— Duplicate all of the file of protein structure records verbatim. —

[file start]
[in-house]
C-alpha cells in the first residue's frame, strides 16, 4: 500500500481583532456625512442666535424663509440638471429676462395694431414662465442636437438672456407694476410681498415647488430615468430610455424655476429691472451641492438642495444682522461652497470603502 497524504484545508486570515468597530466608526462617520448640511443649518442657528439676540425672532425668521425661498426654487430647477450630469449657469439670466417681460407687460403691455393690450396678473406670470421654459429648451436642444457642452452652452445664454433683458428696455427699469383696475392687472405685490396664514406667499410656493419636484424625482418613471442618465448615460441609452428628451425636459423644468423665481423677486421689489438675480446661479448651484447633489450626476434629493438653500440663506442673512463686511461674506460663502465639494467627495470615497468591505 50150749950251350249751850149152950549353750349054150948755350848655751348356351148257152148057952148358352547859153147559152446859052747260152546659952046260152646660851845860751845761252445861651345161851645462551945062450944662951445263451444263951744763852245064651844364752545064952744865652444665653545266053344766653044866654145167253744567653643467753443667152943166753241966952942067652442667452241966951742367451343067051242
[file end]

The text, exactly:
[in-house]
C-alpha cells in the first residue's frame, strides 16, 4: 500500500481583532456625512442666535424663509440638471429676462395694431414662465442636437438672456407694476410681498415647488430615468430610455424655476429691472451641492438642495444682522461652497470603502 497524504484545508486570515468597530466608526462617520448640511443649518442657528439676540425672532425668521425661498426654487430647477450630469449657469439670466417681460407687460403691455393690450396678473406670470421654459429648451436642444457642452452652452445664454433683458428696455427699469383696475392687472405685490396664514406667499410656493419636484424625482418613471442618465448615460441609452428628451425636459423644468423665481423677486421689489438675480446661479448651484447633489450626476434629493438653500440663506442673512463686511461674506460663502465639494467627495470615497468591505 50150749950251350249751850149152950549353750349054150948755350848655751348356351148257152148057952148358352547859153147559152446859052747260152546659952046260152646660851845860751845761252445861651345161851645462551945062450944662951445263451444263951744763852245064651844364752545064952744865652444665653545266053344766653044866654145167253744567653643467753443667152943166753241966952942067652442667452241966951742367451343067051242